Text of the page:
Thirteen-year-old Lilico has a picture-perfect life in Japan. She’s captain of the girls’ basketball team, which is headed to win their final competition, and she and her teammates are best friends. Then her parents break the news: They’re moving to New York! After a whirlwind of travel, Lilico lands in an American school, completely out of place, and somehow offending Emma, the most popular girl and leader of the basketball team, on her first day.
Lilico’s misery slowly abates. Her parents, also struggling with culture shock, never really support her, but she manages to work things out with the help of her guardian spirit, who manifests in her cat, Nicco. Even more, she’s helped by the cheerful friendship of Nala and Henry, the nerdy kids who befriend her first. But when she becomes the school’s star basketball player, she feels like she must be there for her teammates, even if that means leaving Nala behind. When Lilico’s choices hurt Nala, she will need all the help of her old and new friends to bring everyone together and finish the year successfully, in basketball and in a new home.
Although the art style has many manga trademarks, such as Lilico starting out the story as a stereotypical Japanese school girl in sailor suit uniform with perky pony tail and oversized eyes, she’s gradually toned down until she looks slightly more realistic in the final pictures. The new students she meets include a variety of characters with light brown skin tones and their hair varies from short and curly to long and wavy. Readers will see glimpses of Japanese food and culture in some parts of Lilico’s home, such as her father’s clothing and interest in katanas, but they are usually explained as her parents being embarrassing or passed off with stereotypical remarks from the Americans about how the Japanese are “so polite.” There are kawaii elements and lots of emotional drama is signaled with stars, tear drops, etc.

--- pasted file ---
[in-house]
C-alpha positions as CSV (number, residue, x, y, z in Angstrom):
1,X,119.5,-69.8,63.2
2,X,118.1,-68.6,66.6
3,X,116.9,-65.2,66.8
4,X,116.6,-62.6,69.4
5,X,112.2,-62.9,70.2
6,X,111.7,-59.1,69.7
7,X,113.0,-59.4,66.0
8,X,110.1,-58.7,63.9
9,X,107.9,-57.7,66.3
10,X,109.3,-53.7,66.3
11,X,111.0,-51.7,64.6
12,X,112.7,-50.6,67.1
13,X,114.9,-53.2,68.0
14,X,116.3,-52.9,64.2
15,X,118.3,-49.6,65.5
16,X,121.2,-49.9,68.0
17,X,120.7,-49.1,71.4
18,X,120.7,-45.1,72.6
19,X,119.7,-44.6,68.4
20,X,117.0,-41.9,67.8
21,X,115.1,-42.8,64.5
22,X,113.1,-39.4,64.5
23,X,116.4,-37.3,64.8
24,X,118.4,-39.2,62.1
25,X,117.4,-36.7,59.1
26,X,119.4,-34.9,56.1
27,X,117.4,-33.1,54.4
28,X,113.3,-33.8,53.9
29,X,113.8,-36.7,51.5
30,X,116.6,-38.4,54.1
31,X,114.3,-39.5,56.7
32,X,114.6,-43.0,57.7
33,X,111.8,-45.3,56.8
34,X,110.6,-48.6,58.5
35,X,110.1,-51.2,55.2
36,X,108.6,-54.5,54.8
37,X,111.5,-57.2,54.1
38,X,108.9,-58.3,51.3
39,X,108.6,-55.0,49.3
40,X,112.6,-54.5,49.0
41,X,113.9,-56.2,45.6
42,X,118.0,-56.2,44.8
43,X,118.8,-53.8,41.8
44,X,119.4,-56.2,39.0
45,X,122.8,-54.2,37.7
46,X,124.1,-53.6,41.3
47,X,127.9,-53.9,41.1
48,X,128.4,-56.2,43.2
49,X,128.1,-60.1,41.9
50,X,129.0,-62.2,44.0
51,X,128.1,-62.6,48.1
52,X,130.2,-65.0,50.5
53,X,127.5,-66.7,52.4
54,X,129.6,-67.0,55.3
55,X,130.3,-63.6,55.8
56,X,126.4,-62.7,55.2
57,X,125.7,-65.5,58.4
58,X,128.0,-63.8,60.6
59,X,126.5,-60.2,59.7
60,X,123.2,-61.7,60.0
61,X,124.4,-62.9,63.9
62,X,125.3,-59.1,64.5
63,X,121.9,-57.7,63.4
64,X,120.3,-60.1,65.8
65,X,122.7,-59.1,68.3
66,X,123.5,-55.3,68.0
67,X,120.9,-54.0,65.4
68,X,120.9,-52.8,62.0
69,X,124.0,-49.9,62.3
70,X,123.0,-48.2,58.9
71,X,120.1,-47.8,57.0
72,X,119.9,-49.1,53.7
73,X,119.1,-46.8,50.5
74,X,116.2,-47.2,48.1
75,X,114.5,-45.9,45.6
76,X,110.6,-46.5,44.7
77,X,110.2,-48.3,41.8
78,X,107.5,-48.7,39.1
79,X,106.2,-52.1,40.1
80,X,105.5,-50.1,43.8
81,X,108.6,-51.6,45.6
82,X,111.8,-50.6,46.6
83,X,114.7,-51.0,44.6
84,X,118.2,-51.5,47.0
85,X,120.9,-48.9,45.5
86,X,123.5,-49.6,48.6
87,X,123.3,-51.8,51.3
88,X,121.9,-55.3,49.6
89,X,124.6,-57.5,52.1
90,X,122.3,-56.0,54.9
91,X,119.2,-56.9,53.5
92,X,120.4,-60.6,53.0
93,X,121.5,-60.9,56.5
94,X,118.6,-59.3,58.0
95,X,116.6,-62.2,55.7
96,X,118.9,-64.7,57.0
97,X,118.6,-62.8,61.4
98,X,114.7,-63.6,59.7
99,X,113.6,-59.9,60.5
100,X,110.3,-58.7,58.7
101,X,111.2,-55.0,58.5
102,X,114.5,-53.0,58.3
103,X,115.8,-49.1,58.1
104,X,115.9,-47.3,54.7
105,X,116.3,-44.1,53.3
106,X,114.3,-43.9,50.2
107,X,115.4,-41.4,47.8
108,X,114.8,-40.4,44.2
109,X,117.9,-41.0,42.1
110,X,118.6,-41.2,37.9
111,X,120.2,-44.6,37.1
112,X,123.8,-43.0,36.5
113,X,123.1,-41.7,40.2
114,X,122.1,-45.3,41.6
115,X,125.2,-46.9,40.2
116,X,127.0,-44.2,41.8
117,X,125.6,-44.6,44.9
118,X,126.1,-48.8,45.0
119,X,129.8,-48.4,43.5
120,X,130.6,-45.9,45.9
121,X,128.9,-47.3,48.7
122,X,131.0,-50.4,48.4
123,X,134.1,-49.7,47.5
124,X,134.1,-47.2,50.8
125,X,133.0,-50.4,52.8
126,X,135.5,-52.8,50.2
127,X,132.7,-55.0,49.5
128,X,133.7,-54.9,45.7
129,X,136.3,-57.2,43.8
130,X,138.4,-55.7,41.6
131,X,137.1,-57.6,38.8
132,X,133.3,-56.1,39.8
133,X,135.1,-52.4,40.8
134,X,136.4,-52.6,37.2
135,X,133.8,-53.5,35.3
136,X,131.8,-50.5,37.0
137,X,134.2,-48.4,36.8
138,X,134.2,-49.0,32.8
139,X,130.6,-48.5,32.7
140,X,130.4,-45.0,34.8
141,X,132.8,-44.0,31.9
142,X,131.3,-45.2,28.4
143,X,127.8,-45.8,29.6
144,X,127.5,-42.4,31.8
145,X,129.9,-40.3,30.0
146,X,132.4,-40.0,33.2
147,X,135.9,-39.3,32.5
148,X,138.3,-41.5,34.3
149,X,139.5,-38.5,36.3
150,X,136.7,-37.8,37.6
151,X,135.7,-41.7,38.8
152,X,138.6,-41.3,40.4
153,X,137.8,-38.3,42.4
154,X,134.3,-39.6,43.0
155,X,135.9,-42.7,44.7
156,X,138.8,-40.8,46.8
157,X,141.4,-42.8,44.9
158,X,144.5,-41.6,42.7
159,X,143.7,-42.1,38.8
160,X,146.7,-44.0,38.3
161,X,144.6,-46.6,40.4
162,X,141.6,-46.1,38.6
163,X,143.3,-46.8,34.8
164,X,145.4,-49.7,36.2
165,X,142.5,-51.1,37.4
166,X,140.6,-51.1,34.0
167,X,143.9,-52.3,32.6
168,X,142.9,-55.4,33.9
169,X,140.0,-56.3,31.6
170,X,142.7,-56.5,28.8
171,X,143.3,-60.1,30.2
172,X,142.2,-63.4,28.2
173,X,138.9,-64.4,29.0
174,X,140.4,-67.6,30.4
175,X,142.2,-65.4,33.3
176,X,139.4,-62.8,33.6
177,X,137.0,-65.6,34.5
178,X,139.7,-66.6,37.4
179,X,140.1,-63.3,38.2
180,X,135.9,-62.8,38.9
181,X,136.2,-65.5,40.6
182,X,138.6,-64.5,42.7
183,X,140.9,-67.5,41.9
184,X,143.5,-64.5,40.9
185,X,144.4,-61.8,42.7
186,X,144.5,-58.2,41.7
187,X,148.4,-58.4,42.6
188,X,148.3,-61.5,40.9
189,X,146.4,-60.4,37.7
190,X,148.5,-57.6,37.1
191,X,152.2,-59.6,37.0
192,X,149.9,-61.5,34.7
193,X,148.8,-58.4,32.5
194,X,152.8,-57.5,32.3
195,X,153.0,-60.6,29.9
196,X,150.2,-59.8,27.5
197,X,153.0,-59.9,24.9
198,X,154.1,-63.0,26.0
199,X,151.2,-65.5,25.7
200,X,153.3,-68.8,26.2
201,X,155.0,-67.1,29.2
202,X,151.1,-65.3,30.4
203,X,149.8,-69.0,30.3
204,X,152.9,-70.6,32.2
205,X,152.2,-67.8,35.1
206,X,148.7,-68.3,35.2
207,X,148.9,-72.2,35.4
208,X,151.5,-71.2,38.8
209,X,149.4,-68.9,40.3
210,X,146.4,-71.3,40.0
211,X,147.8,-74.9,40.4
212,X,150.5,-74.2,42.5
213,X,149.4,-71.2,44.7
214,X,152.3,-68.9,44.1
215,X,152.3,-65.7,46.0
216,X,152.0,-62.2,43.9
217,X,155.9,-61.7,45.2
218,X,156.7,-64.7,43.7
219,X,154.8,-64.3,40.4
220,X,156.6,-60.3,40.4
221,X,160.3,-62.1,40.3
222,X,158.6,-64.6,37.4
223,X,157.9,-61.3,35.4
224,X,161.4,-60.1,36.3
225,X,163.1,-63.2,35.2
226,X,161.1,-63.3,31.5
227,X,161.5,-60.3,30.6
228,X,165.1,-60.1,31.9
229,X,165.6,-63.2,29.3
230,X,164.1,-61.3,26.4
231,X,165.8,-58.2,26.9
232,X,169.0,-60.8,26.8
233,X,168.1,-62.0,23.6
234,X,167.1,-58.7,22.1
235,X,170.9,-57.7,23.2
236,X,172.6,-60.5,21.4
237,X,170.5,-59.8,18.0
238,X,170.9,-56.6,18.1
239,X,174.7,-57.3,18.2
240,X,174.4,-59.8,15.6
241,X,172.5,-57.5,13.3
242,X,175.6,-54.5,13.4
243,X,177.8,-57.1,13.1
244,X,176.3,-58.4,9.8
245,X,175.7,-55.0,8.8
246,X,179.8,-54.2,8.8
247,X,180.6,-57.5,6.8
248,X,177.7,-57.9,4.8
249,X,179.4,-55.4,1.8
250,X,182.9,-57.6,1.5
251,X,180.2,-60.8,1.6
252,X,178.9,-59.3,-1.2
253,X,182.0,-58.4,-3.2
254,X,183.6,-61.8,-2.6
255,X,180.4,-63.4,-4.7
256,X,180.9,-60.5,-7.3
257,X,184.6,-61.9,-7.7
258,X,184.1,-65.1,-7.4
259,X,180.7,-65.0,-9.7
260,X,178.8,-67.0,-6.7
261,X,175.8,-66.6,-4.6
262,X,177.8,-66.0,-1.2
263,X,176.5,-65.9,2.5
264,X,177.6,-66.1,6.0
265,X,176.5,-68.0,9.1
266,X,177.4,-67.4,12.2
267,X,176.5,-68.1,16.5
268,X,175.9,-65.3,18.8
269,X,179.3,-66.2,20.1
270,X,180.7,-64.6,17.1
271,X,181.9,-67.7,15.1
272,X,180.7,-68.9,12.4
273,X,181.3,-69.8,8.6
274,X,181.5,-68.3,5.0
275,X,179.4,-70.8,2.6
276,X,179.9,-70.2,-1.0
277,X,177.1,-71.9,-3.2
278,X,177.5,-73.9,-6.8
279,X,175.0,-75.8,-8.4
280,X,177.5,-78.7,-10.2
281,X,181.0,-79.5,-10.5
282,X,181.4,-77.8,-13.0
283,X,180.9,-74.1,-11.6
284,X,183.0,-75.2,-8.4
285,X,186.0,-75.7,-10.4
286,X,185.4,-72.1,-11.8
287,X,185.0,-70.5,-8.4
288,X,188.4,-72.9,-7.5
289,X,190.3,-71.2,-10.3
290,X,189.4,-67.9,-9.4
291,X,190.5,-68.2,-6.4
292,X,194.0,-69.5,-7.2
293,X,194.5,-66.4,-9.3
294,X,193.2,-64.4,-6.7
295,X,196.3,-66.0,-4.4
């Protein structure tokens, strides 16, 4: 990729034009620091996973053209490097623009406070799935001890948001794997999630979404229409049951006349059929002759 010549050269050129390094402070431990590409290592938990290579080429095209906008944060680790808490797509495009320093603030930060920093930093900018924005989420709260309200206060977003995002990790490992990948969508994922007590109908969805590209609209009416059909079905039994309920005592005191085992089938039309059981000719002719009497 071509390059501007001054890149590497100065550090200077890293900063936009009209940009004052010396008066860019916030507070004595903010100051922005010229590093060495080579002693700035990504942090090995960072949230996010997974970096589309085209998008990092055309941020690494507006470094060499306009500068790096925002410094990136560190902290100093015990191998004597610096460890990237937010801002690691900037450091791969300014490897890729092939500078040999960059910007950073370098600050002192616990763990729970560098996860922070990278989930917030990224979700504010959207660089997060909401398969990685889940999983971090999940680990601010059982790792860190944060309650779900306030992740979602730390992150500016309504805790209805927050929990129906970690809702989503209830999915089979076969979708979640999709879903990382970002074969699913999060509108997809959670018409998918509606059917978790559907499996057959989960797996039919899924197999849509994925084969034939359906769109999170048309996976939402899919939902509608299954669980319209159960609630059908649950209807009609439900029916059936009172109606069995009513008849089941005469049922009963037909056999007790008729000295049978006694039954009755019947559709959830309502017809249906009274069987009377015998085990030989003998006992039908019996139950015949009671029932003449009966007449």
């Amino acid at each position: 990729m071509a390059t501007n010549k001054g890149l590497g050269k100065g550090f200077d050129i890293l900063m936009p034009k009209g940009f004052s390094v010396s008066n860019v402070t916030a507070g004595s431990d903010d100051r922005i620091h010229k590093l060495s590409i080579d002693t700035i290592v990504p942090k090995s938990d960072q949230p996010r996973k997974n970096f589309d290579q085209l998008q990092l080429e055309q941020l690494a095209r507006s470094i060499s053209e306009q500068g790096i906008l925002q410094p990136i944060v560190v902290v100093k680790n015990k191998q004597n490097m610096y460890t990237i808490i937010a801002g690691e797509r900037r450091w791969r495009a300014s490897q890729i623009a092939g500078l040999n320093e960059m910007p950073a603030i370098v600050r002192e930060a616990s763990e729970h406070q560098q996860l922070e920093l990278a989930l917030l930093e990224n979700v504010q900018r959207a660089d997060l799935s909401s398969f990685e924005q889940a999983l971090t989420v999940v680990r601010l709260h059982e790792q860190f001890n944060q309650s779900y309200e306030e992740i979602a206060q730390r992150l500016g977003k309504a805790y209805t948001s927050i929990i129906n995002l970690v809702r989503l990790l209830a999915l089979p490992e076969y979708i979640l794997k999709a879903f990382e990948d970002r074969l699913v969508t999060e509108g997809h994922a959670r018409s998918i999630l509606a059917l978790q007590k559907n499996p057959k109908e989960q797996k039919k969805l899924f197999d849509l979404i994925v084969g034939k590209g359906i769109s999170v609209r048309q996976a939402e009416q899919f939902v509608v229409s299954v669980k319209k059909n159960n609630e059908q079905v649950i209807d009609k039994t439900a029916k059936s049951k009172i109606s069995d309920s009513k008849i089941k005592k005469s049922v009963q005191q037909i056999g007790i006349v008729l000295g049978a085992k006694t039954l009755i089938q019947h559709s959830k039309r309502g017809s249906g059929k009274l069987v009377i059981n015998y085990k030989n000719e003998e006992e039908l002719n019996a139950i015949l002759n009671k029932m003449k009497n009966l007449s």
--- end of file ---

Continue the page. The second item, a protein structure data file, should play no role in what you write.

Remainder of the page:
This OEL (original English language) manga is being published by an American/British publisher, Feiwel and Friends/Macmillan, and I think it is intended to be a combination of manga tropes with the U.S. style of graphic memoir, à la Raina Telgemeier, but I did not find it to be very successful in either arena. Lilico never really thinks deeply about her actions and when she manages to reconcile Nala and Emma in the end, it’s by exploiting Nala’s sewing abilities to create free costumes for the basketball team. Nala and Henry, in their turn, befriend Lilico in the beginning because of their obsession with Japanese culture and Nala seems more excited over getting a genuine sailor suit school uniform than learning about Lilico as a person. Lilico’s parents are almost completely absent, both emotionally and physically, and make no comments on Lilico popping out in New York for a date with an unknown boy. Most of the text is told in brief, exclamatory sentences with lots of dramatic declarations and, while it might pass for a school drama manga, it’s hard to see this as representative of a US-based school story. The students appear to be attending a privileged school, with plenty of access to technology, fashion, and entertainment, and no issues of race or economic status.
The author speaks very briefly about her own life, coming to the US from Japan and teaching students how to draw manga, and includes character sketches and some information on her art tools. I think this might have been stronger if it had been a series, following up a on number of things that are quickly passed over, like the initial disagreement between Emma and Nala, on Emma and her friends virtually bullying Nala, Lilico’s comment that her father thinks he’s the reincarnation of a samurai, and the school’s lack of a coach for the girls’ basketball team.
Although not an outstanding example of either realistic graphic memoirs or manga, this is notable in being appropriate for middle grade readers; there is no language stronger than the occasional “crap” and one or two brief kisses between Lilico and her new boyfriend. Kids may not learn much about either basketball or Japanese culture, but they will appreciate seeing that kids with many different interests can be friends, and Nala’s elaborate costumes will please cosplay fans. This might also convince some readers to explore the manga genre a little further, or to take a break from manga and try out some different graphic novels.
By Misako Rocks!
Feiwel and Friends, 2021
Publisher Age Rating: Ages 9-13
NFNT Age Recommendation: Tween (10-13)
Creator Representation: Japanese
Character Representation: Japanese